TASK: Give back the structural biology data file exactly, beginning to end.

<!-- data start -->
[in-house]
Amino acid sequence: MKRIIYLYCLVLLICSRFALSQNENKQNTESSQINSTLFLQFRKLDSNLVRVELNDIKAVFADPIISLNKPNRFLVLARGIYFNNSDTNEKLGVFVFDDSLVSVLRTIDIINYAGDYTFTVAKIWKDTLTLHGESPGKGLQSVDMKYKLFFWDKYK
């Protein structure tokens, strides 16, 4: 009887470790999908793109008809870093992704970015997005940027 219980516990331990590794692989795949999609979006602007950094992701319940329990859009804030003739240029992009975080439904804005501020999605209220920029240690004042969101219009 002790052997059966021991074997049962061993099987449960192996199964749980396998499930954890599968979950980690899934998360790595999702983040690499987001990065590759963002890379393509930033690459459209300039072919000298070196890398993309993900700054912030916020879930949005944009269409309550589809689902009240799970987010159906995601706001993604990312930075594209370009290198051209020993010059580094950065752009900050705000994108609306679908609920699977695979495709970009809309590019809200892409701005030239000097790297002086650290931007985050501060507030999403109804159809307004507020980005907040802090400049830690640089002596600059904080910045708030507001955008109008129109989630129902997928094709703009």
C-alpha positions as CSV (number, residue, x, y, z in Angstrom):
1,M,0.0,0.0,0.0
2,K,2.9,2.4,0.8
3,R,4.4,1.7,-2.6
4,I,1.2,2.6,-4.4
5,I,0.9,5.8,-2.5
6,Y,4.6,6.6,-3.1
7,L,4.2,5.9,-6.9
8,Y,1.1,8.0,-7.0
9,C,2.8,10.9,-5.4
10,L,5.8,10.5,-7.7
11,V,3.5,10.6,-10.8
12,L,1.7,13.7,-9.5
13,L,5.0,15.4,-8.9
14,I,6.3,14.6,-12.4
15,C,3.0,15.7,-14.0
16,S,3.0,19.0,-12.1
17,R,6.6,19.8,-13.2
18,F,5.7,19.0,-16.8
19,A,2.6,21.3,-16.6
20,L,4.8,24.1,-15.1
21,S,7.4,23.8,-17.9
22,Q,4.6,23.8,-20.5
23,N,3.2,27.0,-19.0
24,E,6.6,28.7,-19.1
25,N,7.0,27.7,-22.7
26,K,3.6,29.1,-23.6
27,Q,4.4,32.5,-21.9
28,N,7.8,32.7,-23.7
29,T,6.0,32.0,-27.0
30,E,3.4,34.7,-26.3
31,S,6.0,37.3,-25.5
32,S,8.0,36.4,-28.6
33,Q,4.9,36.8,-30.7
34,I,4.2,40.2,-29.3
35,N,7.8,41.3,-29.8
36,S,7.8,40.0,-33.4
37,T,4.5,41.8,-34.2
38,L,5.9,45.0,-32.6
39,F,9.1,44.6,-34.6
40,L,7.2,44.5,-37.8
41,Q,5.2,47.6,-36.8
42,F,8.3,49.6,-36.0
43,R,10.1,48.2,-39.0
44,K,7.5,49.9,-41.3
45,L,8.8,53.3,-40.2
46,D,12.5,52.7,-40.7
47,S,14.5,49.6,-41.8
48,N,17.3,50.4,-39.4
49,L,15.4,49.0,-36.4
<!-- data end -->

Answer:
[in-house]
Amino acid sequence: MKRIIYLYCLVLLICSRFALSQNENKQNTESSQINSTLFLQFRKLDSNLVRVELNDIKAVFADPIISLNKPNRFLVLARGIYFNNSDTNEKLGVFVFDDSLVSVLRTIDIINYAGDYTFTVAKIWKDTLTLHGESPGKGLQSVDMKYKLFFWDKYK
């Protein structure tokens, strides 16, 4: 009887470790999908793109008809870093992704970015997005940027 219980516990331990590794692989795949999609979006602007950094992701319940329990859009804030003739240029992009975080439904804005501020999605209220920029240690004042969101219009 002790052997059966021991074997049962061993099987449960192996199964749980396998499930954890599968979950980690899934998360790595999702983040690499987001990065590759963002890379393509930033690459459209300039072919000298070196890398993309993900700054912030916020879930949005944009269409309550589809689902009240799970987010159906995601706001993604990312930075594209370009290198051209020993010059580094950065752009900050705000994108609306679908609920699977695979495709970009809309590019809200892409701005030239000097790297002086650290931007985050501060507030999403109804159809307004507020980005907040802090400049830690640089002596600059904080910045708030507001955008109008129109989630129902997928094709703009």
C-alpha positions as CSV (number, residue, x, y, z in Angstrom):
1,M,0.0,0.0,0.0
2,K,2.9,2.4,0.8
3,R,4.4,1.7,-2.6
4,I,1.2,2.6,-4.4
5,I,0.9,5.8,-2.5
6,Y,4.6,6.6,-3.1
7,L,4.2,5.9,-6.9
8,Y,1.1,8.0,-7.0
9,C,2.8,10.9,-5.4
10,L,5.8,10.5,-7.7
11,V,3.5,10.6,-10.8
12,L,1.7,13.7,-9.5
13,L,5.0,15.4,-8.9
14,I,6.3,14.6,-12.4
15,C,3.0,15.7,-14.0
16,S,3.0,19.0,-12.1
17,R,6.6,19.8,-13.2
18,F,5.7,19.0,-16.8
19,A,2.6,21.3,-16.6
20,L,4.8,24.1,-15.1
21,S,7.4,23.8,-17.9
22,Q,4.6,23.8,-20.5
23,N,3.2,27.0,-19.0
24,E,6.6,28.7,-19.1
25,N,7.0,27.7,-22.7
26,K,3.6,29.1,-23.6
27,Q,4.4,32.5,-21.9
28,N,7.8,32.7,-23.7
29,T,6.0,32.0,-27.0
30,E,3.4,34.7,-26.3
31,S,6.0,37.3,-25.5
32,S,8.0,36.4,-28.6
33,Q,4.9,36.8,-30.7
34,I,4.2,40.2,-29.3
35,N,7.8,41.3,-29.8
36,S,7.8,40.0,-33.4
37,T,4.5,41.8,-34.2
38,L,5.9,45.0,-32.6
39,F,9.1,44.6,-34.6
40,L,7.2,44.5,-37.8
41,Q,5.2,47.6,-36.8
42,F,8.3,49.6,-36.0
43,R,10.1,48.2,-39.0
44,K,7.5,49.9,-41.3
45,L,8.8,53.3,-40.2
46,D,12.5,52.7,-40.7
47,S,14.5,49.6,-41.8
48,N,17.3,50.4,-39.4
49,L,15.4,49.0,-36.4